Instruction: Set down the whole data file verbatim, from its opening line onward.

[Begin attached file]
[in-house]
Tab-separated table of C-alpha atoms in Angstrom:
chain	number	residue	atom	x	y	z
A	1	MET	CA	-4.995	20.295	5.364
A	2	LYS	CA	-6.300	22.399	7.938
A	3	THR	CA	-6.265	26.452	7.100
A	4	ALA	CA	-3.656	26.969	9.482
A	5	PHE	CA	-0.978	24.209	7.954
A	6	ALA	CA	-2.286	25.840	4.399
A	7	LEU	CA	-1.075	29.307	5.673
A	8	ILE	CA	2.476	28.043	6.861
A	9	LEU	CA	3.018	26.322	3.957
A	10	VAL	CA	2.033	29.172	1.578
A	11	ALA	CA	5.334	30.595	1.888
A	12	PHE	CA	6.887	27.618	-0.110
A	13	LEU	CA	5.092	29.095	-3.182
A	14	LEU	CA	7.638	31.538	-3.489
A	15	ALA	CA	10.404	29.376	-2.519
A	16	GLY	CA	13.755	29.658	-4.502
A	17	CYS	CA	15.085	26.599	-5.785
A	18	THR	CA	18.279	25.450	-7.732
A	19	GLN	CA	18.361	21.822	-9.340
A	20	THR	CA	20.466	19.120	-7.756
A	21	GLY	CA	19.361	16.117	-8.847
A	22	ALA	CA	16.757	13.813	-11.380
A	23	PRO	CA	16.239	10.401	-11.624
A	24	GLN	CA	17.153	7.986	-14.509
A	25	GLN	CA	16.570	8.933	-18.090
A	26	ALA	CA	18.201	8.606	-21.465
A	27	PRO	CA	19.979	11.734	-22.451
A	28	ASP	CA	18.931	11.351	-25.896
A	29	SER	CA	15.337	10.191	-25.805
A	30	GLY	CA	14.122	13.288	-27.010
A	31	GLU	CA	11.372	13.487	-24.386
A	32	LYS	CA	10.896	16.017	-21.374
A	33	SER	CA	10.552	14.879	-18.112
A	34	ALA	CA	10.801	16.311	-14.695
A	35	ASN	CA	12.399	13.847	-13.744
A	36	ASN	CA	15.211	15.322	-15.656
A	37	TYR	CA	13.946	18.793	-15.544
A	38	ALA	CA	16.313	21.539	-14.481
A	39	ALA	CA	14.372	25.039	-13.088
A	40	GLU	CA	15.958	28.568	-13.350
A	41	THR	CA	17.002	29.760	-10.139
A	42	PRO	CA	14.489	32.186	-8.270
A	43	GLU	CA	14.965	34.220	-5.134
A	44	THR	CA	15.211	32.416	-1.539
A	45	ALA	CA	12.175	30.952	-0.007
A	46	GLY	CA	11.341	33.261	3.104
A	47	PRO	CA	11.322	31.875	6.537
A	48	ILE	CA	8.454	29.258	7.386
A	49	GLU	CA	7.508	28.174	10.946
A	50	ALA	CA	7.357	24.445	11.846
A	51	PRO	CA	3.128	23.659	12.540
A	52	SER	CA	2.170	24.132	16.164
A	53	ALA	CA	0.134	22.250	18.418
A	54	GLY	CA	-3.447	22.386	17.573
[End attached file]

[in-house]
Tab-separated table of C-alpha atoms in Angstrom:
chain	number	residue	atom	x	y	z
A	1	MET	CA	-4.995	20.295	5.364
A	2	LYS	CA	-6.300	22.399	7.938
A	3	THR	CA	-6.265	26.452	7.100
A	4	ALA	CA	-3.656	26.969	9.482
A	5	PHE	CA	-0.978	24.209	7.954
A	6	ALA	CA	-2.286	25.840	4.399
A	7	LEU	CA	-1.075	29.307	5.673
A	8	ILE	CA	2.476	28.043	6.861
A	9	LEU	CA	3.018	26.322	3.957
A	10	VAL	CA	2.033	29.172	1.578
A	11	ALA	CA	5.334	30.595	1.888
A	12	PHE	CA	6.887	27.618	-0.110
A	13	LEU	CA	5.092	29.095	-3.182
A	14	LEU	CA	7.638	31.538	-3.489
A	15	ALA	CA	10.404	29.376	-2.519
A	16	GLY	CA	13.755	29.658	-4.502
A	17	CYS	CA	15.085	26.599	-5.785
A	18	THR	CA	18.279	25.450	-7.732
A	19	GLN	CA	18.361	21.822	-9.340
A	20	THR	CA	20.466	19.120	-7.756
A	21	GLY	CA	19.361	16.117	-8.847
A	22	ALA	CA	16.757	13.813	-11.380
A	23	PRO	CA	16.239	10.401	-11.624
A	24	GLN	CA	17.153	7.986	-14.509
A	25	GLN	CA	16.570	8.933	-18.090
A	26	ALA	CA	18.201	8.606	-21.465
A	27	PRO	CA	19.979	11.734	-22.451
A	28	ASP	CA	18.931	11.351	-25.896
A	29	SER	CA	15.337	10.191	-25.805
A	30	GLY	CA	14.122	13.288	-27.010
A	31	GLU	CA	11.372	13.487	-24.386
A	32	LYS	CA	10.896	16.017	-21.374
A	33	SER	CA	10.552	14.879	-18.112
A	34	ALA	CA	10.801	16.311	-14.695
A	35	ASN	CA	12.399	13.847	-13.744
A	36	ASN	CA	15.211	15.322	-15.656
A	37	TYR	CA	13.946	18.793	-15.544
A	38	ALA	CA	16.313	21.539	-14.481
A	39	ALA	CA	14.372	25.039	-13.088
A	40	GLU	CA	15.958	28.568	-13.350
A	41	THR	CA	17.002	29.760	-10.139
A	42	PRO	CA	14.489	32.186	-8.270
A	43	GLU	CA	14.965	34.220	-5.134
A	44	THR	CA	15.211	32.416	-1.539
A	45	ALA	CA	12.175	30.952	-0.007
A	46	GLY	CA	11.341	33.261	3.104
A	47	PRO	CA	11.322	31.875	6.537
A	48	ILE	CA	8.454	29.258	7.386
A	49	GLU	CA	7.508	28.174	10.946
A	50	ALA	CA	7.357	24.445	11.846
A	51	PRO	CA	3.128	23.659	12.540
A	52	SER	CA	2.170	24.132	16.164
A	53	ALA	CA	0.134	22.250	18.418
A	54	GLY	CA	-3.447	22.386	17.573